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Mar 2nd, 2011, 05:47 PM
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I actually can see doing the TC thing that Christina did if in a pinch, but I think I'd prefer to send the owners an international draft in advance, which costs about $5.00 at any bank, and be done with it in advance. If the owners have to pay a fee to accept the international draft, which they well may, heck, just hand over the 20 euros or whatever it is on arrival.
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Mar 2nd, 2011, 06:24 PM
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janisj, no husband. Just two free-wheelin' 30-year-old ladies. We'll both be responsible for half, though, so the withdrawal limit shouldn't need to be too much higher than it already is for both of us.

This is the first apartment I've rented for a vacation, so the point about most of them requiring prepayment hadn't really sunk in. Sleep In Italy gets good reviews as far as I've. I think I saw a few reviews of this particular apartment on SlowTrav, but they all run together after awhile, so I'll double check. Asking them if we can prepay would probably be the most convenient and cause us the least amount of stress!
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Mar 2nd, 2011, 06:29 PM
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*as far as I've SEEN... obviously.
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Mar 2nd, 2011, 08:32 PM
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jent103, remember in Italy to use a Deutsche Bank ATM because they are part of the Global ATM Alliance with Bank of America and you won't have any ATM fees except the conversion fee BOA charges.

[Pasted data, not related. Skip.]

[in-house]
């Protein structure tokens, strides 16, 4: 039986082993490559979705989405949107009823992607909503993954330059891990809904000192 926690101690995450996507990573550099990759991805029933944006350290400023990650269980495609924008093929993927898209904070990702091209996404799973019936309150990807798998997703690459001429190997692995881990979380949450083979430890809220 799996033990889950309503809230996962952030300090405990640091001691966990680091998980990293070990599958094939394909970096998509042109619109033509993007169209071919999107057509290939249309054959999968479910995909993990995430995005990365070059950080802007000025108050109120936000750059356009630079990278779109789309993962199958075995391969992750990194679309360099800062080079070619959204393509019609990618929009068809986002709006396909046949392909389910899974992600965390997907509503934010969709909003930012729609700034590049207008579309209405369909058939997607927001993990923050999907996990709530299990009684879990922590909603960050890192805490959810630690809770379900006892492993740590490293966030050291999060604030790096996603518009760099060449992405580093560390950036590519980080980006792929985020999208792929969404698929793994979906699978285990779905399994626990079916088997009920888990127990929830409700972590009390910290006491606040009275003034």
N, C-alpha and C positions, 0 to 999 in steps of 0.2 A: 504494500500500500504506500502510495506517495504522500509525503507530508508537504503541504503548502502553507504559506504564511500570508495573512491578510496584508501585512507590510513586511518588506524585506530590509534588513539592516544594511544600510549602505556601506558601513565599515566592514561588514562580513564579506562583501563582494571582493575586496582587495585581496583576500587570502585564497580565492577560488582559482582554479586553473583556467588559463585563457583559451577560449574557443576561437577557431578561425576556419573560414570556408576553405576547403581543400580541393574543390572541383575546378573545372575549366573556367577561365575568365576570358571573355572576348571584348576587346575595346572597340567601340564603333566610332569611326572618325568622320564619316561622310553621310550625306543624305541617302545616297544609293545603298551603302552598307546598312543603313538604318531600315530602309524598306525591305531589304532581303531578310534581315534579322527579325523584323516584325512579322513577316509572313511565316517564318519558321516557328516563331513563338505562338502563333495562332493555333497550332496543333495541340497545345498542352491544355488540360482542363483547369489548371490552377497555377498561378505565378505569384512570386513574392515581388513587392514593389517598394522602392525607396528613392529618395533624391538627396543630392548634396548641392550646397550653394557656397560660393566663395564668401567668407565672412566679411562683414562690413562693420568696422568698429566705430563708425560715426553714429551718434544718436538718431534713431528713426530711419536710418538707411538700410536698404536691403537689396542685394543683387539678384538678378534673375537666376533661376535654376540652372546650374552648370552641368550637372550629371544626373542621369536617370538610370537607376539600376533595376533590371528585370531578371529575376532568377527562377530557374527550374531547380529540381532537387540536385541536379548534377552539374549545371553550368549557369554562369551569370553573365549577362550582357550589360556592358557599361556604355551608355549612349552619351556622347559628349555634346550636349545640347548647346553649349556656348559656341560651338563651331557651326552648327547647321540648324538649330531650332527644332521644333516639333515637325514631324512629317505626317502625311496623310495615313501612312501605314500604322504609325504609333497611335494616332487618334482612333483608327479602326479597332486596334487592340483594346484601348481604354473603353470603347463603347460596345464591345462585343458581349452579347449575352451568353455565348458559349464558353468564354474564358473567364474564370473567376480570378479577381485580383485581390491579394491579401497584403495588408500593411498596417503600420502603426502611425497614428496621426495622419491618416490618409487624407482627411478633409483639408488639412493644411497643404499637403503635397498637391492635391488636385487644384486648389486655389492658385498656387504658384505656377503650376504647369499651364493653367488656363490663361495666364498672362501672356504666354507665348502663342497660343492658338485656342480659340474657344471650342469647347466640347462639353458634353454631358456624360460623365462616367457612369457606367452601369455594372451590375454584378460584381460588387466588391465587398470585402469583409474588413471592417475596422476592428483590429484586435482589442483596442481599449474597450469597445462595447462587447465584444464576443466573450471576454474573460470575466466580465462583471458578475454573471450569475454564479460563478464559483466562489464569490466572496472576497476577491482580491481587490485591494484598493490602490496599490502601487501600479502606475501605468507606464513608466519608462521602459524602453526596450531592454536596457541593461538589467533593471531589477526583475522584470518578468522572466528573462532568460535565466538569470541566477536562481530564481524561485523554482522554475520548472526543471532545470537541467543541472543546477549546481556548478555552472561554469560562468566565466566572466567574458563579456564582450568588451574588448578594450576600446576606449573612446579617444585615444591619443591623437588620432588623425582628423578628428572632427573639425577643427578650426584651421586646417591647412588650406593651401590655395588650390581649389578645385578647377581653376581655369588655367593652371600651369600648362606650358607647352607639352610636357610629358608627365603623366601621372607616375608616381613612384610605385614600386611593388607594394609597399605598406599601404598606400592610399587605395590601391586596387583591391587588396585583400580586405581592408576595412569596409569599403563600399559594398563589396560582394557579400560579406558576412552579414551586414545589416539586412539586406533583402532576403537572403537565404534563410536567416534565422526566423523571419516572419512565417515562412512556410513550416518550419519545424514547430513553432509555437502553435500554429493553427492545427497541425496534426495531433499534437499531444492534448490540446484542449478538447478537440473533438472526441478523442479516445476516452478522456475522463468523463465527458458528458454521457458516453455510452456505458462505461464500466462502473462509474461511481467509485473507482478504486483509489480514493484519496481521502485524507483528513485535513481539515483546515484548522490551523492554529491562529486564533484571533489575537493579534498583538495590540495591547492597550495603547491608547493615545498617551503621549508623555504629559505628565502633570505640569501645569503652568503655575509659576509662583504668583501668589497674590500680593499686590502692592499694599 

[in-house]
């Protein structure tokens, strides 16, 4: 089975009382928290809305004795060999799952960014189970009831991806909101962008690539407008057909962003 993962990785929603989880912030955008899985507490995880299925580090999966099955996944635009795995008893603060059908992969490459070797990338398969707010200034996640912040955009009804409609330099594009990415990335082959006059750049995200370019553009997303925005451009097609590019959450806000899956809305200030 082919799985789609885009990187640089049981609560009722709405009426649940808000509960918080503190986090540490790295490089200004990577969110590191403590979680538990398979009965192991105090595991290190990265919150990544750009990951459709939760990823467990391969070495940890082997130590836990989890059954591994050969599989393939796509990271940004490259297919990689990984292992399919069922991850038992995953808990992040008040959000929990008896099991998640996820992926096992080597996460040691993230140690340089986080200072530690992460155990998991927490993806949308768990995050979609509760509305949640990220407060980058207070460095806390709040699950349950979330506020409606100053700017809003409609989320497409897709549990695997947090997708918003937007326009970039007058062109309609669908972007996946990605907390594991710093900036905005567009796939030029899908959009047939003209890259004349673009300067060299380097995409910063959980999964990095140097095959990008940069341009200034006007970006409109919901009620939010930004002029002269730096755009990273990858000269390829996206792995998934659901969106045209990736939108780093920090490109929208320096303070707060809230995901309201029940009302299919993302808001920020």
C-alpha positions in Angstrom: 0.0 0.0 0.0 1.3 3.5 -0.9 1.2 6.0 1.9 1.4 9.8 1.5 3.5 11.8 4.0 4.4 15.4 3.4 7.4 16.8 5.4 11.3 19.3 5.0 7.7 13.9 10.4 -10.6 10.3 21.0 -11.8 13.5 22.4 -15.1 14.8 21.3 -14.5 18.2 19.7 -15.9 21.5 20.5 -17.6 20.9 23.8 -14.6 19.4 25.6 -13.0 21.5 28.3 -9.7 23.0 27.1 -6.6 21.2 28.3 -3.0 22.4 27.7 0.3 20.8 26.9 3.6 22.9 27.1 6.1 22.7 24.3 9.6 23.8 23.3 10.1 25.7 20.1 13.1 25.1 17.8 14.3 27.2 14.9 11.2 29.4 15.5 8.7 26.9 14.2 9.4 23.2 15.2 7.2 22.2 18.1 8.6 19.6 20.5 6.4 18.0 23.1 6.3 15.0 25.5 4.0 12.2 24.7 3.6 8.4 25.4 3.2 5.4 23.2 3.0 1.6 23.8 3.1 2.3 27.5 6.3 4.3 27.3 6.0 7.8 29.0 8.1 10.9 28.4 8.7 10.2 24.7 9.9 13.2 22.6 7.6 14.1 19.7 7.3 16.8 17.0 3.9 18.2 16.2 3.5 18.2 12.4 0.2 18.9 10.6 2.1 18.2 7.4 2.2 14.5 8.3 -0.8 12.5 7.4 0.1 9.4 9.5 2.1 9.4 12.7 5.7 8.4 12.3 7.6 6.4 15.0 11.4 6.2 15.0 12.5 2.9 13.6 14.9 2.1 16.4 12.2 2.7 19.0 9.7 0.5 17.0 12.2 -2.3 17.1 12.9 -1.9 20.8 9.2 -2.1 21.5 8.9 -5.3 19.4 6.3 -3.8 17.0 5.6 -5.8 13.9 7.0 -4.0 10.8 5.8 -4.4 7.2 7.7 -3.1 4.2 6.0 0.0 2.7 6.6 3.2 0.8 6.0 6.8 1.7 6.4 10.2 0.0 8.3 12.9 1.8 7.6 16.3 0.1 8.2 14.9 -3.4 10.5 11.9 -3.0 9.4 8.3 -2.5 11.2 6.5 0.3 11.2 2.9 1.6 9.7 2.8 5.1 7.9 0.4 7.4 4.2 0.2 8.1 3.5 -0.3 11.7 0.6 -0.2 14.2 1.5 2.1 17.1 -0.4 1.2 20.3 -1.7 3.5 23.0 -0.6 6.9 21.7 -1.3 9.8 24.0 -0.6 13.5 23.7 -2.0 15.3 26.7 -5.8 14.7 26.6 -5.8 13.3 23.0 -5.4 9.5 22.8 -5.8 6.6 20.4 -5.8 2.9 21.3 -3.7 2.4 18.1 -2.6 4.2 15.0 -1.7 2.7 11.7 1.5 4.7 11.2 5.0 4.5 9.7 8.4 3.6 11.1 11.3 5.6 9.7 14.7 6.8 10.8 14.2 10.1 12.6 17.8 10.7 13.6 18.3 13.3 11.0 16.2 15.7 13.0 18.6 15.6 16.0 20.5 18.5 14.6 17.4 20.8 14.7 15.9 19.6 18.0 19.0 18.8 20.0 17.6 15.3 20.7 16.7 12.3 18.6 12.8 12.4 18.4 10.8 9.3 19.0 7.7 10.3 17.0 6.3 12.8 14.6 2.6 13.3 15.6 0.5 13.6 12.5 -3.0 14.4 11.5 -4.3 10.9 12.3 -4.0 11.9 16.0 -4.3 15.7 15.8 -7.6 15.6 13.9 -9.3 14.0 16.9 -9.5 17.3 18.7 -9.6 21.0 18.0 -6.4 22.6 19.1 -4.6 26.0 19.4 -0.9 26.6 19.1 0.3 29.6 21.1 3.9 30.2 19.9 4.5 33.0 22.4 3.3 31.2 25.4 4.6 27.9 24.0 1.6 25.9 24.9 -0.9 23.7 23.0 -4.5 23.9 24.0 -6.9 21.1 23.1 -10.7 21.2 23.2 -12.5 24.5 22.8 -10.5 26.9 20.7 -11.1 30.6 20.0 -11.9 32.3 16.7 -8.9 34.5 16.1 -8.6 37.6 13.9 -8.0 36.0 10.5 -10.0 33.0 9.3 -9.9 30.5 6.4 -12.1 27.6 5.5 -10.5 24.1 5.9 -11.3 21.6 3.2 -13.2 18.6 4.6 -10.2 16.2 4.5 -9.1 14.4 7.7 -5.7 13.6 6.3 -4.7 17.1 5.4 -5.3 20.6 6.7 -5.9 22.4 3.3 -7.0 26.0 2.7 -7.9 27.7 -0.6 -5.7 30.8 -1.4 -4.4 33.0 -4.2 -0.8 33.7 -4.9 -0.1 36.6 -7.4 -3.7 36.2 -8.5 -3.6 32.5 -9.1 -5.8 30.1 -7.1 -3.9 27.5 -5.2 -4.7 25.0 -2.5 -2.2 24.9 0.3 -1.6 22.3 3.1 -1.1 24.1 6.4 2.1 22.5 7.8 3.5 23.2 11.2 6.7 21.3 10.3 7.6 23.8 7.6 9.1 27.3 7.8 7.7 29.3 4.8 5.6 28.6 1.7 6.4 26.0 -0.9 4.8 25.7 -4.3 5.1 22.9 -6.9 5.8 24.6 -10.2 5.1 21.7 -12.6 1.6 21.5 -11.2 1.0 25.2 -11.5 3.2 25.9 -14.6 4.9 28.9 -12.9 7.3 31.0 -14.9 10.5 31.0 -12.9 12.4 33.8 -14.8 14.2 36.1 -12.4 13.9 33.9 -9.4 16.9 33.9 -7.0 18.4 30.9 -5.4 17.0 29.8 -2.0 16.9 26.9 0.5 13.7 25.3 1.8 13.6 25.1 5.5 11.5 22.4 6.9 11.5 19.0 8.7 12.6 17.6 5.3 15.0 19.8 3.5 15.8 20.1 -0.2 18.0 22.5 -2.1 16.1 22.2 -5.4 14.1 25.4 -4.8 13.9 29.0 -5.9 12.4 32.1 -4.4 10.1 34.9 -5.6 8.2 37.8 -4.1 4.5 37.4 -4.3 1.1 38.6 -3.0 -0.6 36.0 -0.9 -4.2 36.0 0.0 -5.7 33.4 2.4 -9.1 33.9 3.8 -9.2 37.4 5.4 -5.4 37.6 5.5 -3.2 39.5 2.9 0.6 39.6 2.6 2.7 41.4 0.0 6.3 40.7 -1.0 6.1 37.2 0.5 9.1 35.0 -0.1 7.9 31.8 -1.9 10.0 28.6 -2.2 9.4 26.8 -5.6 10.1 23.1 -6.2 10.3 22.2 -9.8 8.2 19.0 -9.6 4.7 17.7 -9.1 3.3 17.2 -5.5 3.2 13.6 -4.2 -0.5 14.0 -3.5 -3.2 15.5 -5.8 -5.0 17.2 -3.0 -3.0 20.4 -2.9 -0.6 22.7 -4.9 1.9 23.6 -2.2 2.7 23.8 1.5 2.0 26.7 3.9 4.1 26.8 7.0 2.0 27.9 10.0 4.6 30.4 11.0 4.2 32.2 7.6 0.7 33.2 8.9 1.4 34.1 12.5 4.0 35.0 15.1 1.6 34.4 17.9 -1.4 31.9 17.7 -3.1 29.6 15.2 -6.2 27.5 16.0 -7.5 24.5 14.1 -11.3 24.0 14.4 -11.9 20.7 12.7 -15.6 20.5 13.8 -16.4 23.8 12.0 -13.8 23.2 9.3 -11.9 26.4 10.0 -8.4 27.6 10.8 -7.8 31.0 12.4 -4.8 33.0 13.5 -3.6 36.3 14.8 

When we have a large rental payment to make we let the person we are meeting know that we will be stopping at an ATM before arrival. They can usually tell you where the most convenient ATM is located. We also try to prepay before leaving the states with a credit card but that doesn't always work. Have a great trip. Deborah
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Mar 2nd, 2011, 09:05 PM
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remember in Italy to use a Deutsche Bank ATM because they are part of the Global ATM Alliance with Bank of America and you won't have any ATM fees except the conversion fee BOA charges.

If that is true, it is a change in policy. The original policy was that the fee were waived only in the country of origin of the bank; thus Barclays in the UK, BNP Paribas in France, and Deutsche Bank in Germany.
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Mar 2nd, 2011, 10:05 PM
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I've done this in Rome before a few times. I think each time I've done it a bit differently but it has never been a big deal. I've never bothered with TCs or prepayment beyond the deposit for apartments in Italy.

€580 is not that much split between two people with two separate accounts, $400 each or so? I think I'd call the bank, ask them to up the withdrawal limit if necessary, arrange my car service with prepayment by CC ahead of time (if that's how you're planning on getting to the apartment from the airport), plan to pay for dinner that night with a CC and then also take about €100 with me. Not a ton, just enough to cover incidentals if the bulk of what I take from my ATM is going to be gobbled up by the apartment rent that first day. I usually have about €50 from other trips anyway.